College of Engineering
Room 2130 Engineering Centers Building, 1550 Engineering Drive, Madison, WI 53706-1609; 608-263-4660; www.bme.wisc.edu
Faculty: Meyerand (chair), Ashton, Beebe, Block, Brace, Campagnola, Chesler, Gong, Kao, Keely, Kreeger, Li, McClean, Masters, Murphy, Rogers, Saha, Thelen, Tompkins, Vanderby, Webster, Williams; Senior Lecturer: Tyler; Faculty Associates: Nimunkar, Puccinelli, and Towles. See also the BME Faculty Directory.
Biomedical engineering (BME) is the application of engineering tools for solving problems in biology and medicine. It is an engineering discipline that is practiced by professionals trained primarily as engineers, who specialize in medical and biological applications. As engineers, BMEs are engaged in design and problem solving. BMEs assert their multidisciplinary expertise for designing new medical instruments and devices, applying engineering principles for understanding and repairing the human body, and for decision making and cost containment using engineering tools. BME is an interdisciplinary profession. BMEs often work in teams consisting of engineers, physicians, biologists, nurses and therapists.
The BME undergraduate degree emphasizes engineering design in preparation for employment in biomedical industries and for graduate study. Novel aspects of the undergraduate program include design projects throughout the curriculum supervised by a faculty mentor and a committee of affiliated faculty, clinicians and biomedical industry professionals; industry cooperatives/internships; continuous advising; flexibility in engineering specialization areas; participation in program evaluation and improvement; aboard opportunities; and an option to complete an M.S. degree in just one year after the B.S. degree. The BME curriculum will also enable a student to prepare for medical school in four years.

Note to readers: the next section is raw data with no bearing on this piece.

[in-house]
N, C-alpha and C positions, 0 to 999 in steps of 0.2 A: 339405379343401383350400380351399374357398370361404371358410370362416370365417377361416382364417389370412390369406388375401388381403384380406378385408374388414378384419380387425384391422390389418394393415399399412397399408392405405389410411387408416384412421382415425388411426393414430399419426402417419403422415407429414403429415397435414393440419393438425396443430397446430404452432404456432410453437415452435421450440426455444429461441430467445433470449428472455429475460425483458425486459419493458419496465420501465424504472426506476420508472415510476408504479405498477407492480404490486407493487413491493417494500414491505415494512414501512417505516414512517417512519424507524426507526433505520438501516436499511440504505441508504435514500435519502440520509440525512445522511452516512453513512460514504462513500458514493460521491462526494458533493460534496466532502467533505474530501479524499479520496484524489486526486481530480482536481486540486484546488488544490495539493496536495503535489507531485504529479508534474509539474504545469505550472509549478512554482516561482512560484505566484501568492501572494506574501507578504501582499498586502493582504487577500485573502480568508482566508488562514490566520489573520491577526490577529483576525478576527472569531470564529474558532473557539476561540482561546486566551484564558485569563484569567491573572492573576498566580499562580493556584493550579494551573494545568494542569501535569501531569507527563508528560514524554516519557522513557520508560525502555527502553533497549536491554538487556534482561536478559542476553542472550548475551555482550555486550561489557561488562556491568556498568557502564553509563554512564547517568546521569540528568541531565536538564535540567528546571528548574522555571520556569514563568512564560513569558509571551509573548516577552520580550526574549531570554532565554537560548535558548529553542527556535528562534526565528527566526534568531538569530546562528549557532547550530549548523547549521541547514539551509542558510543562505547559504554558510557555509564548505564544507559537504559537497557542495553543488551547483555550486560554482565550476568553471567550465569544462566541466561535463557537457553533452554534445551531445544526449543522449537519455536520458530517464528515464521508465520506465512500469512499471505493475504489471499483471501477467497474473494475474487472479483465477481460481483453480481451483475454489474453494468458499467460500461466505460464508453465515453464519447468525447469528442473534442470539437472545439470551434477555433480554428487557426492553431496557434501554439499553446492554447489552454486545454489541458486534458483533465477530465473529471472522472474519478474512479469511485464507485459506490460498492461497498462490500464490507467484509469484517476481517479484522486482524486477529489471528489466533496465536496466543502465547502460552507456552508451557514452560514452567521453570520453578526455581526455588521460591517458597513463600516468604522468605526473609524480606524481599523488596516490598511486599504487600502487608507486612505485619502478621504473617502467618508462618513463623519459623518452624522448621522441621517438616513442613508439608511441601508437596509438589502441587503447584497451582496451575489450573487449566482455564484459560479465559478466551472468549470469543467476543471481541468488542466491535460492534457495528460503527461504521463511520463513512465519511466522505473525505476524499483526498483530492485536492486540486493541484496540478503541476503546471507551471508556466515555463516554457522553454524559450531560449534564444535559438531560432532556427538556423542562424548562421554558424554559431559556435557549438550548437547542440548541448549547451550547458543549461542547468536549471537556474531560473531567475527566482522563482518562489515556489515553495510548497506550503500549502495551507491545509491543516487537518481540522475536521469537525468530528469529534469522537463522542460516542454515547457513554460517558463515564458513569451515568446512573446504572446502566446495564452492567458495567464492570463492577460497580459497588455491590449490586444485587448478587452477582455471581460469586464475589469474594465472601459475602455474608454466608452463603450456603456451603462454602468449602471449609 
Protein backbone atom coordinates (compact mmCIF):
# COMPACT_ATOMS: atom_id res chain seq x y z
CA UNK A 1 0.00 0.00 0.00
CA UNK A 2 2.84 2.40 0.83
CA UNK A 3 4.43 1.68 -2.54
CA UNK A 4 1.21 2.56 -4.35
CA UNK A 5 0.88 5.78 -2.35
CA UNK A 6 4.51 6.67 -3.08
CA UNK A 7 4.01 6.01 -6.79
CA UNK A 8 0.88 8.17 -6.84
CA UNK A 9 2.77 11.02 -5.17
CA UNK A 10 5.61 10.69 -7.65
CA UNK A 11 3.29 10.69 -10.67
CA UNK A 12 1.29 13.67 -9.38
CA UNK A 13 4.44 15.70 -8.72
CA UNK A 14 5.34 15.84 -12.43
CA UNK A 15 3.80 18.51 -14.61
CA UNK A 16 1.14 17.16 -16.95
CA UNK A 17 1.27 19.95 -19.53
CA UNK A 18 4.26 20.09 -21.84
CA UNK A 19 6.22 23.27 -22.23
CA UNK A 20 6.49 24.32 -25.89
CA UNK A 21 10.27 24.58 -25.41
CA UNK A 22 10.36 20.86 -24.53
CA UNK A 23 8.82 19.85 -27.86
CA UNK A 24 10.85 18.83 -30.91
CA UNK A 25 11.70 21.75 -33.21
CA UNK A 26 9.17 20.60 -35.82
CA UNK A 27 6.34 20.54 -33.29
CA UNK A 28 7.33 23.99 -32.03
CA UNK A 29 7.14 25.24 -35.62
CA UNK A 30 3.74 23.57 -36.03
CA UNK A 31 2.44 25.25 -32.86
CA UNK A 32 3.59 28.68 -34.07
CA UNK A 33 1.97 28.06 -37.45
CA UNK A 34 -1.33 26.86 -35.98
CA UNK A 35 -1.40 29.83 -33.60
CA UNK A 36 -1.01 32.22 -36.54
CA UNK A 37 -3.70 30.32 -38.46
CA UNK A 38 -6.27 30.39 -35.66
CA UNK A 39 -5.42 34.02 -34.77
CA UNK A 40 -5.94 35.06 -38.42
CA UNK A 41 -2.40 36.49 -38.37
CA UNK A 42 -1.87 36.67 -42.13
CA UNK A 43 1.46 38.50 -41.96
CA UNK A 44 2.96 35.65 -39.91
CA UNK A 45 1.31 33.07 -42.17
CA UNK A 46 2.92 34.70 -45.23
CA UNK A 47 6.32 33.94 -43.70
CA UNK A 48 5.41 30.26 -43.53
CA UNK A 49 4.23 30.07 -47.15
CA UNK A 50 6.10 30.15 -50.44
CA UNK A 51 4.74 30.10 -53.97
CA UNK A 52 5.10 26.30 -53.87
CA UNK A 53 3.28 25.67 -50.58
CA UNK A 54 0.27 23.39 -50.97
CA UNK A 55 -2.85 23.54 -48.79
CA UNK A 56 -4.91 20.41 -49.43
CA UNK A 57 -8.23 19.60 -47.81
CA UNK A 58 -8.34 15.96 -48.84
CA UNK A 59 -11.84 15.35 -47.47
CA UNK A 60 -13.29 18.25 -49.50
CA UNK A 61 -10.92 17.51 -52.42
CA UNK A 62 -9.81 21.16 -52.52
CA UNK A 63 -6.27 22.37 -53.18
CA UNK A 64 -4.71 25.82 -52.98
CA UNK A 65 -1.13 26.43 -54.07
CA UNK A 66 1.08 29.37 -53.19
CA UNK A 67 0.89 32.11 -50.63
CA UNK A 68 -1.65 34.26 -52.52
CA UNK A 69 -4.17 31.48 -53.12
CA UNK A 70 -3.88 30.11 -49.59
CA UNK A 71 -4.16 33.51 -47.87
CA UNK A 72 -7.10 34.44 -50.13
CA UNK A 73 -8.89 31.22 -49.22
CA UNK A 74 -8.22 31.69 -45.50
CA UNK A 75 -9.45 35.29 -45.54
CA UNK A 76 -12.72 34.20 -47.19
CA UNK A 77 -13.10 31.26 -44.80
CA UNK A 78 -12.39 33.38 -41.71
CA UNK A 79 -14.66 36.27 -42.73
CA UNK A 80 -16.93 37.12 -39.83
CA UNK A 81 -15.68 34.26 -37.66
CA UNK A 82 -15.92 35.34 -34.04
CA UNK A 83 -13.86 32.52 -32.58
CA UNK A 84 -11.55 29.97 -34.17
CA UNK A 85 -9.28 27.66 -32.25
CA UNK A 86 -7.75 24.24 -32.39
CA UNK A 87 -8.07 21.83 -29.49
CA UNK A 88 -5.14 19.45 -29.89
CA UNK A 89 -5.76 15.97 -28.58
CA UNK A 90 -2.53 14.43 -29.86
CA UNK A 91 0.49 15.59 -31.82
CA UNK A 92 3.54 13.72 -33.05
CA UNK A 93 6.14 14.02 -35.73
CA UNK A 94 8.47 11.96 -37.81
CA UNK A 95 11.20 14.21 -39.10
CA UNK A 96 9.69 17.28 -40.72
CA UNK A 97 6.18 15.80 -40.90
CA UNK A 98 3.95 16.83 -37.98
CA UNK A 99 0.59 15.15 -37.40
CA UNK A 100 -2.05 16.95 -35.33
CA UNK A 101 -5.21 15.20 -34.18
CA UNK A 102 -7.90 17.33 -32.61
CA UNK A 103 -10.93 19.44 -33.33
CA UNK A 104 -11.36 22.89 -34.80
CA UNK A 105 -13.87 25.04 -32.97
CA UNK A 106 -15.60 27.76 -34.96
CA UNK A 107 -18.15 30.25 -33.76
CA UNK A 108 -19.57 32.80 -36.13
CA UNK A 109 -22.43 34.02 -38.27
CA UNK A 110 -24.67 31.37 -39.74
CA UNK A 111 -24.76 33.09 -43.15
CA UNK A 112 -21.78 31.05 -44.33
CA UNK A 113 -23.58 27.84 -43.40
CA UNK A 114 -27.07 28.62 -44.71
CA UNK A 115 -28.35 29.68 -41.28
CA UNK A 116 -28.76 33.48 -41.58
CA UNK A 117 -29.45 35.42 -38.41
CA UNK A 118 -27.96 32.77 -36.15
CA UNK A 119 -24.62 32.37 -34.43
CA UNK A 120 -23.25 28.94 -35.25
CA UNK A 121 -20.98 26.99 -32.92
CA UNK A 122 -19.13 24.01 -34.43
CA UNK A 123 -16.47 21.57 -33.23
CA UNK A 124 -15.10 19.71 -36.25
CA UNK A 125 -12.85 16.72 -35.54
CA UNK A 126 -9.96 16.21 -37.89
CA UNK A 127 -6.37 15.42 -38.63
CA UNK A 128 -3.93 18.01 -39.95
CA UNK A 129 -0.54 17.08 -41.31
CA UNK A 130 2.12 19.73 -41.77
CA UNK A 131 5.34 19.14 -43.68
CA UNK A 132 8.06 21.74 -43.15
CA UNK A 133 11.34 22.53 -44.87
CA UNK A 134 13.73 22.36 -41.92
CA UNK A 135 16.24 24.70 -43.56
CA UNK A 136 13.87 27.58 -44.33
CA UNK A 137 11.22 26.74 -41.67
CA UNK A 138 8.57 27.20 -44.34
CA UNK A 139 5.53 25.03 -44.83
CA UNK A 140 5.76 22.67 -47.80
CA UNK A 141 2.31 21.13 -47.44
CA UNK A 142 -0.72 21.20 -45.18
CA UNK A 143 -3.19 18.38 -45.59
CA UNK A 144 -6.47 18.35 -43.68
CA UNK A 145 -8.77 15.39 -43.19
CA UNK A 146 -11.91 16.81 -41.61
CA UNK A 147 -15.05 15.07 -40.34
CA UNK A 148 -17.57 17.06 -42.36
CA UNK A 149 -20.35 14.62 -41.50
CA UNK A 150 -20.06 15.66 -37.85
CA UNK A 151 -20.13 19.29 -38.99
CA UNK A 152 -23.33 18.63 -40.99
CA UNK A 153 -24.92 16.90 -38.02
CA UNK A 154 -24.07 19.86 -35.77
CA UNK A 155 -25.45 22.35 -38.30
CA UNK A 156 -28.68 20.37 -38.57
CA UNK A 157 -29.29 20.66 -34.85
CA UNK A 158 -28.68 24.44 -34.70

Biomedical engineering combines engineering expertise with medical needs for the enhancement of health care. It is a branch of engineering in which knowledge and skills are developed and applied to define and solve problems in biology and medicine. Students choose the biomedical engineering field to be of service to people; for the excitement of working with living systems; and to apply advanced technology to the complex problems of medical care. The biomedical engineer is a health care professional, a group which includes physicians, nurses, and technicians. Biomedical engineers may be called upon to design instruments and devices, to bring together knowledge from many sources to develop new procedures, or to carry out research to acquire knowledge needed to solve new problems. Some of the well-established specialty areas within the field of biomedical engineering are bioinstrumentation, biomechanics, biomolecular engineering, radiological engineering, cellular engineering, tissue engineering, biomaterials, systems physiology, and rehabilitation engineering. BME students choose a course of study that emphasizes one of the following five technical areas: